U.S.-China Talks Yield Potentially Troubling "Investment Treaty"
White House officials concluded a fifth round of Strategic and Economic Dialogue (S&ED) talks with China this week, and pledged to collaborate on climate policy and a bilateral investment treaty.
Alliance for American Manufacturing (AAM) President Scott Paul had urged the Obama Administration to make concrete progress on Beijing’s longstanding policy of currency manipulation. Unfortunately, little meaningful discussion of currency emerged from the talks.
Currency manipulation, which is prohibited under international trade law, artificially lowers the cost of Chinese exports, while simultaneously taxing U.S. products entering the Chinese market.
Ahead of the talks Paul had cautioned the Administration that the American people are "long past the point of fatigue on this issue":
“The same old promises and handshake photo-ops can’t replace progress on the ‘China problem,’ especially when Washington is asleep at the switch on job creation. In this week’s meetings, Secretaries Kerry and Lew must inform Beijing that continued access to the U.S. market will be conditioned on a steady, meaningful upward trajectory of the Yuan.”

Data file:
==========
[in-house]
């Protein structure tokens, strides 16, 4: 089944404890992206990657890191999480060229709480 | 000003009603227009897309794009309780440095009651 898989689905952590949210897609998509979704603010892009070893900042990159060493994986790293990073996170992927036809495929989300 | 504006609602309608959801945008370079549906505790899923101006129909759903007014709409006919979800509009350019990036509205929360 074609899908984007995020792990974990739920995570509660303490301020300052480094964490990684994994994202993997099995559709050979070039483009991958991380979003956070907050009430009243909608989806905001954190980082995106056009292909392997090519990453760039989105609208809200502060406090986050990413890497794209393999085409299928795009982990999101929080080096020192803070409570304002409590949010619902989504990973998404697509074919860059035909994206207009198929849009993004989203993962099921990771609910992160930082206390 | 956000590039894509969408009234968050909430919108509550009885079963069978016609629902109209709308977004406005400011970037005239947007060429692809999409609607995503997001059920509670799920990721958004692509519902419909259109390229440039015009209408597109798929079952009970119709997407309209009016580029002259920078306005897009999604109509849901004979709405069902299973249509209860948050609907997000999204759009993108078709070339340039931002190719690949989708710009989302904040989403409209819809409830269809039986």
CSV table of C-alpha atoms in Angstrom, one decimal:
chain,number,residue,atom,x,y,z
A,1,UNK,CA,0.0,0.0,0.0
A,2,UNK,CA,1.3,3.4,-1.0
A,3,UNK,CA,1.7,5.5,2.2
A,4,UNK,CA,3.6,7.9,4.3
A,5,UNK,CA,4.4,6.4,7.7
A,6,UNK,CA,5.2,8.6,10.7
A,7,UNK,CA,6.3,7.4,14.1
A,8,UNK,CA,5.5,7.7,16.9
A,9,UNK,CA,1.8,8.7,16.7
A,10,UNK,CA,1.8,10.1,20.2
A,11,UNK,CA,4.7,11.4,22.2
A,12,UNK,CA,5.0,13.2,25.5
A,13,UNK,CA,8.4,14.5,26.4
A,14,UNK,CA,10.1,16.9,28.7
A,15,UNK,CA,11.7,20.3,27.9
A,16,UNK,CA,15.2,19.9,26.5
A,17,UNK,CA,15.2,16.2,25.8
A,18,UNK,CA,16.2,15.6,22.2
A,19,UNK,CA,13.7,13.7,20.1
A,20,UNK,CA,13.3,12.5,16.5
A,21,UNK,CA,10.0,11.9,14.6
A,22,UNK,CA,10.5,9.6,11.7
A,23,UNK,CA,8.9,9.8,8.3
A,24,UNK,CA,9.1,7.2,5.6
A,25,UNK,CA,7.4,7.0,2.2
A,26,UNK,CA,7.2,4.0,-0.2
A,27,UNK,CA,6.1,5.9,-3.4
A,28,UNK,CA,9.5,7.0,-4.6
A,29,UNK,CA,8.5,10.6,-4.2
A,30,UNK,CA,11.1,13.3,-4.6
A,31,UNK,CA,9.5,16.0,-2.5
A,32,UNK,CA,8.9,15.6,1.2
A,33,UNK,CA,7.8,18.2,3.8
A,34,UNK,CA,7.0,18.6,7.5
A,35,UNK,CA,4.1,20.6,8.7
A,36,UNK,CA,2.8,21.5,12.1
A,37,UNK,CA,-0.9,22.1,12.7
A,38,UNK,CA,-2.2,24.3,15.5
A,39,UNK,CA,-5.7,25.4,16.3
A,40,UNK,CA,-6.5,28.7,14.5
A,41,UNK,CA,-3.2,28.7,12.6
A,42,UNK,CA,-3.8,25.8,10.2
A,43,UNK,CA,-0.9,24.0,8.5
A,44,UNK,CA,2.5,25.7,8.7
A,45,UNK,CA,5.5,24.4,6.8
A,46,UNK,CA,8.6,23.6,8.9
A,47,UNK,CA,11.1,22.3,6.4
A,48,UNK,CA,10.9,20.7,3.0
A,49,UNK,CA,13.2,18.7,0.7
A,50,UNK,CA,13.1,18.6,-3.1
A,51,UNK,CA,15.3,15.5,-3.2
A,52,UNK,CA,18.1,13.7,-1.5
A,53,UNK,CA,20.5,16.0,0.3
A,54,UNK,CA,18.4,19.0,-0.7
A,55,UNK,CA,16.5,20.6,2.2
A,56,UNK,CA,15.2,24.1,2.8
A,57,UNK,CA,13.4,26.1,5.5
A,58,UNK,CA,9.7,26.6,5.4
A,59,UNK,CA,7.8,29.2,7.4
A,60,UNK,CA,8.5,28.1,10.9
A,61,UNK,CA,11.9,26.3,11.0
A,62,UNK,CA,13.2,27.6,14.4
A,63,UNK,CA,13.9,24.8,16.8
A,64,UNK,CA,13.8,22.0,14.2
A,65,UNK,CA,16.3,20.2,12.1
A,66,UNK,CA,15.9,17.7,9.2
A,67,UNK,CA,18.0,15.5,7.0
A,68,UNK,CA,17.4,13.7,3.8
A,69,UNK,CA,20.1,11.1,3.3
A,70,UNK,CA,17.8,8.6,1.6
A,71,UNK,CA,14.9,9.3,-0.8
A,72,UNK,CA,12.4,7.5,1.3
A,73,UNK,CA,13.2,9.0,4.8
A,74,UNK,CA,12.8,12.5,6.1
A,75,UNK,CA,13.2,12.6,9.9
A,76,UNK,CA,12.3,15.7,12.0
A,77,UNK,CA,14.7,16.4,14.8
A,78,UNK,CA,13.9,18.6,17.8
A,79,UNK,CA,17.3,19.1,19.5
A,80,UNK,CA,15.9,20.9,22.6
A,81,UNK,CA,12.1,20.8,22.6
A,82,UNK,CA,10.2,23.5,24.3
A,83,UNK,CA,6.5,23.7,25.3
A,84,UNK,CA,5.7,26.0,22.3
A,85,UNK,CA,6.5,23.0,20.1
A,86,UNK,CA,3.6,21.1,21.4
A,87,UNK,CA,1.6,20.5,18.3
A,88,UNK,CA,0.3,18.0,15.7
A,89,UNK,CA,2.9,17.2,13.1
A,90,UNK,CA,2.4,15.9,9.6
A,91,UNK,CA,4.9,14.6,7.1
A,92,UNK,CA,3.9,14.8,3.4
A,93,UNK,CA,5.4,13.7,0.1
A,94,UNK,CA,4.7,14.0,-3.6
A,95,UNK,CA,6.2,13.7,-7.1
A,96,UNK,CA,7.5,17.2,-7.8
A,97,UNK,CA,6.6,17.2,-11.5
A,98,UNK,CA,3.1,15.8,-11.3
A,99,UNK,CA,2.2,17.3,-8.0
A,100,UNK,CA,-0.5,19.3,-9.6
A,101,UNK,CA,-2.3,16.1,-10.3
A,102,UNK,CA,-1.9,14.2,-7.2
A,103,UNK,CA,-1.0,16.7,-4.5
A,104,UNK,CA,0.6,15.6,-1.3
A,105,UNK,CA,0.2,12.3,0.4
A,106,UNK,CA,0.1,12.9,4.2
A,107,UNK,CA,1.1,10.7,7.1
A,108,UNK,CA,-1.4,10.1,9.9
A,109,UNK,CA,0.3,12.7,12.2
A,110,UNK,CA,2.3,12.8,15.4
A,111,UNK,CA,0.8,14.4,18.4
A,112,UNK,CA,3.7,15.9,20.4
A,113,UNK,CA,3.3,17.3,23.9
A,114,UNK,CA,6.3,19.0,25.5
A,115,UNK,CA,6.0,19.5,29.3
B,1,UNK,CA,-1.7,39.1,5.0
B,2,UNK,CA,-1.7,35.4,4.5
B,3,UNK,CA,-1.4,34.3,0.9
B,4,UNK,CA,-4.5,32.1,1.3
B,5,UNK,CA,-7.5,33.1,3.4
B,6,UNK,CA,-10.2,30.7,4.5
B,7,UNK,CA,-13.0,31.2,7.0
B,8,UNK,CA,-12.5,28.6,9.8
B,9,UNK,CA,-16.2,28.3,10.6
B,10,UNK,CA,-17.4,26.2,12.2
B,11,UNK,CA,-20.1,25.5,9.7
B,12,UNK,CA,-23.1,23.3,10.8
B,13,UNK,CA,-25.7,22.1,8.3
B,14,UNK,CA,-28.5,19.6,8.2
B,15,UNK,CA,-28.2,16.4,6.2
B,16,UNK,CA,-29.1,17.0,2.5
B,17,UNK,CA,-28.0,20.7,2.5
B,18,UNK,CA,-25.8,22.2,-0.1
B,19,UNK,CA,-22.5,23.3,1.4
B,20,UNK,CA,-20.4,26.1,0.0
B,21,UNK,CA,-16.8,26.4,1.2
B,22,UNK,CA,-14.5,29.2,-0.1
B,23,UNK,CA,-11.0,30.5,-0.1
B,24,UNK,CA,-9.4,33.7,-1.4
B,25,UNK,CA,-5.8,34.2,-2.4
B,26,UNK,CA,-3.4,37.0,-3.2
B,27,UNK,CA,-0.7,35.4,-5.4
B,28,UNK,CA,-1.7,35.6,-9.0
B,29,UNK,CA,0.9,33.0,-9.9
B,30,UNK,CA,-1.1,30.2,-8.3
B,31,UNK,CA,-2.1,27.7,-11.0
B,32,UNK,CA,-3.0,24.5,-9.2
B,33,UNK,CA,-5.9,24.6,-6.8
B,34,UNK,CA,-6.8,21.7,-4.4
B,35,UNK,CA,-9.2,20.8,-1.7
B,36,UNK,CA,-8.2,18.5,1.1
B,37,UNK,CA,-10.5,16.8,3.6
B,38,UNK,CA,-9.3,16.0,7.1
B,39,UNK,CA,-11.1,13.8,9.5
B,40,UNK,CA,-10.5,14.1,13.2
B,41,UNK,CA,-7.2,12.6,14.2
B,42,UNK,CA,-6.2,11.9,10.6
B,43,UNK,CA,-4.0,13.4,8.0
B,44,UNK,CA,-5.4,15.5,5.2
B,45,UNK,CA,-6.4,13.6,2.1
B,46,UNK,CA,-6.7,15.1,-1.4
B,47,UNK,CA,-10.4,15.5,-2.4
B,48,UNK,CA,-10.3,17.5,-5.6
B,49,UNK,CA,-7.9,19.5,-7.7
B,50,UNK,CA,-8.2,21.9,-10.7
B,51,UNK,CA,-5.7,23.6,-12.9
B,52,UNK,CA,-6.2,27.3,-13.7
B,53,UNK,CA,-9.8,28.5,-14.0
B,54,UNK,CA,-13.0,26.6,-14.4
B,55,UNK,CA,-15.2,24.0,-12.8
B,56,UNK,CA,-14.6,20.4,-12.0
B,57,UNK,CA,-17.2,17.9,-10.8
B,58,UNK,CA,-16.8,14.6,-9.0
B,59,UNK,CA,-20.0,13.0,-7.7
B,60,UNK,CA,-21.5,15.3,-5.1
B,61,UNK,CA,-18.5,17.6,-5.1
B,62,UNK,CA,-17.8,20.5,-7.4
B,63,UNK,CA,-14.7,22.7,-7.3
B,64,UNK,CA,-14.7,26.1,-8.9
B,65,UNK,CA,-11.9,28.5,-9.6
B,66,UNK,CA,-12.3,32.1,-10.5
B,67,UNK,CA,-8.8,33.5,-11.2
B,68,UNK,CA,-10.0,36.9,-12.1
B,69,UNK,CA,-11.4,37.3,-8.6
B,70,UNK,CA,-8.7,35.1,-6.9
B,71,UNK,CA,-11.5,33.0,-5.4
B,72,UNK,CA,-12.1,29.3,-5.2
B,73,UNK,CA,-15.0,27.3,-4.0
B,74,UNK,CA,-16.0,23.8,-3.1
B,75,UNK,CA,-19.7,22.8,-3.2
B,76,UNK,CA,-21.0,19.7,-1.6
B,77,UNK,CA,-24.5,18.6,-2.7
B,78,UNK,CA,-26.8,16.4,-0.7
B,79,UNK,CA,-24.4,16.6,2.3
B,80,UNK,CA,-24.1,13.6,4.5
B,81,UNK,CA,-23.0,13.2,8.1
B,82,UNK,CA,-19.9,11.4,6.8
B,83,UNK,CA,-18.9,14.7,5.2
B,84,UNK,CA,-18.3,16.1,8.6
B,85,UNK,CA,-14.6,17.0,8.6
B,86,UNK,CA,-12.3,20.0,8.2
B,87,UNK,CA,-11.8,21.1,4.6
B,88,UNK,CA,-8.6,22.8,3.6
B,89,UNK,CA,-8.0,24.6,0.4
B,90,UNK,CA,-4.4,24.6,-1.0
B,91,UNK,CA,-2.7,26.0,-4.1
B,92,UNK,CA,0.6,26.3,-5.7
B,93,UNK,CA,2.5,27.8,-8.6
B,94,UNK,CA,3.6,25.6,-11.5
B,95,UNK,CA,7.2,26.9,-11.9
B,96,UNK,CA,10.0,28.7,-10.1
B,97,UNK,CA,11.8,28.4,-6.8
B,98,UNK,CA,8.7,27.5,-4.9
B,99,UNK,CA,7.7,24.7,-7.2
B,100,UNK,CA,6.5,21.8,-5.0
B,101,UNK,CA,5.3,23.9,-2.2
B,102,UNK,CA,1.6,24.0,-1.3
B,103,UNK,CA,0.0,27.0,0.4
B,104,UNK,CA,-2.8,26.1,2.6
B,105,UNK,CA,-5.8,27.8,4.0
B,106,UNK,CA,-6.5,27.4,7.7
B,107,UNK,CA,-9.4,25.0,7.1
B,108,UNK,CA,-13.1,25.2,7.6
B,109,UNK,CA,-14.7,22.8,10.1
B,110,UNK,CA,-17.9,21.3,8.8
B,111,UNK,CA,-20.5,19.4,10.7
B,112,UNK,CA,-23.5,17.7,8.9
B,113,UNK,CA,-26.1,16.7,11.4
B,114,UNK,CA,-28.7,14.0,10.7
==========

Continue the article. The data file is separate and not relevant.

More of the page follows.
The talks did produce a commitment to restart stalled negotiations on an "investment treaty." Reuters corespondent Paul Eckert reports that U.S. Treasury Secretary Jack Lew hailed the investment treaty commitment as a "sign of positive change in Beijing as China retools its economic growth model away from heavy investment and exports toward growth driven by consumption."
However, the investment treaty could prove troubling because it essentially opens up investment in the U.S. to state-funded capital from China. As Eckert reported, Chinese Vice Finance Minister Zhu Guangyao said China has roughly $20 billion of direct investment in the United States and $1.2 trillion in U.S. treasury bills. It's not hard to foresee more state-owned enterprises in China attempting to purchase potentially sensitive U.S. assets.
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